Much to the chagrin of Republicans, it is the marriage amendment that will define the work of this legislative session.
The fact is, most legislative sessions end with budget tussles. It’s only the size of this deficit that makes this dollars-and-cents dispute different from earlier ones.
Like all of the other budget disputes, this one will be resolved and the budget will be balanced, although that’s not going to happen by midnight Monday and probably not anytime soon.
But what won’t be resolved long after this session is over is the fight over who, under the Constitution, can marry in Minnesota.
Prayer controversy, passionate speeches fill weekend
What won’t be forgotten about this session is the ugly prayer that was delivered Friday morning and the passionate speeches that were delivered Saturday night.
The prayer by a homophobic man was so ugly that House Speaker Kurt Zellers first denounced it and apologized for it. He then tried to have it expunged from the official record of the House by declaring a “reset” and noting that a quorum wasn’t on hand to hear Bradlee Dean’s remarks. A new prayer was delivered, and Dean’s presence was erased from the record so that in future years there would be no official record of what had happened.
On Sunday, though, DFLers ended the effort to erase reality by reading a resolution, signed by DFL legislators, into the record about Dean’s appearance.
“There are no do-overs,” said Rep. Michael Paymar, DFL-St. Paul, adding that it was important for the record to reflect “the history of shame brought to this body” by Dean.
Zellers — and the Republican majority — accepted the resolution without comment.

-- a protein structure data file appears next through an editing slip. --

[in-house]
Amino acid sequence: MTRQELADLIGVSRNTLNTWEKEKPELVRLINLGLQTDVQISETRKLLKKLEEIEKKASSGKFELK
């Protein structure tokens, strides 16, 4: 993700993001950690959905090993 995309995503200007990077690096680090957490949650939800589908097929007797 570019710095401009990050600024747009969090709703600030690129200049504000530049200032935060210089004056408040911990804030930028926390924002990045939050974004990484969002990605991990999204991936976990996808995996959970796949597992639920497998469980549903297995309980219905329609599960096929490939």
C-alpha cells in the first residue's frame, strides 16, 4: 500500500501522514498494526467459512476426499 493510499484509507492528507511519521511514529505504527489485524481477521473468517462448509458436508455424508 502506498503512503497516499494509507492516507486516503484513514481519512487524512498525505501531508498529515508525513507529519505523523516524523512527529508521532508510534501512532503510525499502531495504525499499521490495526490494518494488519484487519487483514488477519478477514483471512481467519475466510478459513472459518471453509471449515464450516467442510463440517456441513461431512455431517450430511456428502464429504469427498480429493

But there were other moments, far more powerful, that followed Dean to the House.
The moment that most won’t forget is when Rep. John Kriesel, R-Cottage Grove, rose late Saturday night to speak against the marriage amendment.
Kriesel, whose legs were badly mangled in Iraq, was described by Zellers at the beginning of this session as “a rock star” of the Republican freshman class.
Kriesel offers powerful anti-amendment speech
And now, here he was, speaking out passionately against a key Republican action.
“If this was five or six years ago,” Kriesel said as he began his talk, “I probably would have voted ‘yes’ without really thinking about it.”
Then, Kriesel told a silent House about suffering his wounds, laying in the dirt, legs mangled, thinking of his wife and kids and doubting that he’d ever see them again.
The thoughts of the people he loved, he said, made him fight for life.
“As bad as that day sucked,” he said, “it’s changed my life in good ways. What would I do without my wife?”
He talked of how it’s a hard world and “that happiness is so hard to find.” Why, he wondered, would legislators vote for something that would deny people who love each other the chance to marry?
“This amendment doesn’t represent what I went to fight for,” he said.
Before he spoke, Kriesel had made sure each legislator had received an 8 ½-by-11-inch copy of a photo of Army Spc. Andrew Wilfahrt in combat gear. The Minnesota man was killed in Afghanistan during the winter. He was gay.
Kriesel asked his colleagues to look at the picture and think about the young man’s death.
“Good enough to give his life for his country, but not good enough to marry the person he loved?” Kriesel asked.